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5G to Aid Warfighters, Thwart Adversaries

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The Defense Department is preparing to use 5G in its networks and prevent adversaries from hacking into it, a DOD official said.

Dr. Michael D. Griffin, undersecretary of Defense for Research and Engineering, spoke at the 11th annual McAleese Defense Programs Conference in Washington, D.C.

Regarding 5G, the department has put $484 million in its fiscal year 2021 budget request, he said.

A man in a suit speaks at a lectern.
Griffin Speaks
Dr. Michael D. Griffin, undersecretary of Defense for Research and Engineering, speaks at the 11th annual McAleese Defense Programs Conference in Washington, D.C., March 4, 2020.
Photo By: David Vergun, DOD
VIRIN: 200304-D-UB488-0011M

The DOD isn't trying to develop 5G on its own, he clarified. "What we're trying to do with 5G is help keep DOD up to where the commercial telecom providers are eventually going to go."

The entire DOD budget is just a sliver of the many trillions of dollars being invested by the telecommunications industry worldwide and the department can't possibly develop it on its own, he added.

The department wants to determine how 5G can be used for military advantage once it becomes available and how to protect that network from adversaries seeking to compromise it, he said.

"We cannot allow adversaries to have network superiority at the same time that we intend to use these networks to our advantage," he said.

Some of that funding will go to setting up 5G utilization experiments at Nellis Air Force Base, Nevada, plus four other geographically dispersed DOD bases, he said.

One service member and two men troubleshoot wiring.
Fiber Optic
Airmen troubleshoot the fiber optic distribution panels, Feb. 11, 2020, at Eglin Air Force Base, Fla. The fiber optic distribution panels are a part of the critical network infrastructure on base.
Photo By: Air Force 2nd Lt. Christine Saunders
VIRIN: 200211-F-FL013-0305M
People work on network.
Network Infrastructure
Airmen improve the network infrastructure of the fire department at Minot Air Force Base, N.D., Dec. 16, 2019.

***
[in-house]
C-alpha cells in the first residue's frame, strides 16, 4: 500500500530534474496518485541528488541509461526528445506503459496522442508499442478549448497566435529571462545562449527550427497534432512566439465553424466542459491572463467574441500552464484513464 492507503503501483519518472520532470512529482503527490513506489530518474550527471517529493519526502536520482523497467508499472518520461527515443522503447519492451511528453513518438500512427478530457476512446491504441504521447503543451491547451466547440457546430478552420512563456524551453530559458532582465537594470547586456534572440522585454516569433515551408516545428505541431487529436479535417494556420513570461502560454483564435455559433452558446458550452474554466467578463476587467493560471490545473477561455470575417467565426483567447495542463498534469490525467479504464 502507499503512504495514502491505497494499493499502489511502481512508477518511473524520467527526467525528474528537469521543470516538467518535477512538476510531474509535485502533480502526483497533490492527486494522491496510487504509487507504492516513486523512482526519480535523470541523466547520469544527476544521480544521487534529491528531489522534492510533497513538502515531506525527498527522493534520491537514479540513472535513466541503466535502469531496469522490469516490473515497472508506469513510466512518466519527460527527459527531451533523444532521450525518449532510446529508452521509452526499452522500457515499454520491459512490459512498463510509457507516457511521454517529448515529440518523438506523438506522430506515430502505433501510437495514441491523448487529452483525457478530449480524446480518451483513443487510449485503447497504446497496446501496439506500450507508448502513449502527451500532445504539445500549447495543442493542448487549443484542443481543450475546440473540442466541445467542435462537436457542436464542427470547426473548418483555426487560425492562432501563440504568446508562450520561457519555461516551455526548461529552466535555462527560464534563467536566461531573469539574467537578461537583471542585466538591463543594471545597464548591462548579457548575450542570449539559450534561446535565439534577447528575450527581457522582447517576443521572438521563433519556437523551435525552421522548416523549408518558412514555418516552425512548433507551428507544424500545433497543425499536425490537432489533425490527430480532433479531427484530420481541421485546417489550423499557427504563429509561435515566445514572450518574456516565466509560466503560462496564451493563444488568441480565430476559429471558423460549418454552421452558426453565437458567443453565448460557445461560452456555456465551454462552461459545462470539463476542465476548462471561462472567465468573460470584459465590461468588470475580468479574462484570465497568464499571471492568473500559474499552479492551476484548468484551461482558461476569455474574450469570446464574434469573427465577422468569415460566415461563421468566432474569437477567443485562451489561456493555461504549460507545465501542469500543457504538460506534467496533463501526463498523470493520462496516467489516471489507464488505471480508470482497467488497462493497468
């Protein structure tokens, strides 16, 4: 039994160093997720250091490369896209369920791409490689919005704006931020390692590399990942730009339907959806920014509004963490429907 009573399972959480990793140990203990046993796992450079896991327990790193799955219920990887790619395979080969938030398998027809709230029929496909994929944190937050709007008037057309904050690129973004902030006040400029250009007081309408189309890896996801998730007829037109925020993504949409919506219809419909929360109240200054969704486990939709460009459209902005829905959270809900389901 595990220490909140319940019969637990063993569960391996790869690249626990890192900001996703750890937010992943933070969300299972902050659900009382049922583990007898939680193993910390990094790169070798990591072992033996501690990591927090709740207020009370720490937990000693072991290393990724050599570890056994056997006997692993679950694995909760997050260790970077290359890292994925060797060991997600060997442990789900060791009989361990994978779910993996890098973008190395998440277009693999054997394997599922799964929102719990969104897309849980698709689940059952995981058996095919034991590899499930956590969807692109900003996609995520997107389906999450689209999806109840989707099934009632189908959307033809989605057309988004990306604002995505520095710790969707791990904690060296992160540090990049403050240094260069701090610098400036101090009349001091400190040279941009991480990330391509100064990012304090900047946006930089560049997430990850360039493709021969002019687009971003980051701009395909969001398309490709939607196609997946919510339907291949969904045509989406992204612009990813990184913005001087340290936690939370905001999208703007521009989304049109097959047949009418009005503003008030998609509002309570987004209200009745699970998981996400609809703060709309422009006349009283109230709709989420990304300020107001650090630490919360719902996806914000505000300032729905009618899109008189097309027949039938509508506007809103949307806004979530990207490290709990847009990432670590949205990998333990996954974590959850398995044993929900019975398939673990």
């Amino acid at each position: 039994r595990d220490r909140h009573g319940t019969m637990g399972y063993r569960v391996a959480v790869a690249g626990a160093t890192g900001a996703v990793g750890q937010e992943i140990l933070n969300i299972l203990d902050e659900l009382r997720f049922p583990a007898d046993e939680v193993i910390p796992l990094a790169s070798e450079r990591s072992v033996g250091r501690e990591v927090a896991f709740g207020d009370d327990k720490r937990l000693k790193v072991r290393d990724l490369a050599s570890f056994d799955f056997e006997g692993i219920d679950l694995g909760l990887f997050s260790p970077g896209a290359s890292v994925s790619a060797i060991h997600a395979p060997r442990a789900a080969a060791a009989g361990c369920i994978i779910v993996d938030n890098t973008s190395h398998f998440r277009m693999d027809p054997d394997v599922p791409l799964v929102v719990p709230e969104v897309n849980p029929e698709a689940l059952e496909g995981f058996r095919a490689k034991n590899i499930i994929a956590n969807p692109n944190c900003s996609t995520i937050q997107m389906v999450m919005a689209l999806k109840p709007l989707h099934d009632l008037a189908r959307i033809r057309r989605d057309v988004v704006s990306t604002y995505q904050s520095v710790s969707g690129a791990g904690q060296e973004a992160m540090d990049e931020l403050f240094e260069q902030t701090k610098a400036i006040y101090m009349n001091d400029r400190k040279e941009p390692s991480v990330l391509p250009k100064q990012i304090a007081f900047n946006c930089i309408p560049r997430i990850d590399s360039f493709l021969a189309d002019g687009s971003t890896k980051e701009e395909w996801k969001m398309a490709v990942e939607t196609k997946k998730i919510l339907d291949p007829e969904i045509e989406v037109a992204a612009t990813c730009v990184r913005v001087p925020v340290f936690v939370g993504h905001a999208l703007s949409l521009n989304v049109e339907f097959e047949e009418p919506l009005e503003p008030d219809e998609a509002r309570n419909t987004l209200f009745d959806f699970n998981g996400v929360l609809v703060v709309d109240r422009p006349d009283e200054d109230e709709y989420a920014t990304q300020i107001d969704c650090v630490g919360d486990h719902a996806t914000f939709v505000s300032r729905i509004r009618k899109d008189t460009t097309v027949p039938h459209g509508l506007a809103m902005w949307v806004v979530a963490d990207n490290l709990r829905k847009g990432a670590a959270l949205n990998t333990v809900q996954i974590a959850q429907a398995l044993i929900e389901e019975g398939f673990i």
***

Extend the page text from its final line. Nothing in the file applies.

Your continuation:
Photo By: Air Force Airman 1st Class Jesse Jenny
VIRIN: 191216-F-IP597-1030

There's a need to understand how military training, logistics, warehouses, ports, depots and airfields will function in a future 5G environment, he said.

Griffin described some of the 5G challenges.

The military can't bring its networks and spectrum allocation overseas when it deploys, he said. The military will have to use networks that are there and the assigned spectrums of those networks, which might differ from those in the U.S. "It's a really challenging problem."

The future is in 5G spectrum sharing, he said, noting that "DOD is constantly under pressure to make sure we're not claiming a larger share of the spectrum than we actually have to have.

Radio operators gather in desert.
Soldier Signals
Soldiers assess the waveform strength of several mobile ad hoc network radio signals during the Rapid Innovation Fund capstone event at Yakima Training Center, Wash., Sept. 14, 2019.
Photo By: US Army
VIRIN: 191226-A-A4416-001M

"In the future, there will be more operators rather than fewer so we're going to have to figure out spectrum sharing," he continued.

Operators will also need to figure out how to effectively do anti-jamming, he added.

Griffin concluded: "We need to make sure that we are in the lead in 5G and next G," he said, meaning there will eventually be a 6G, a 7G and an 8G.

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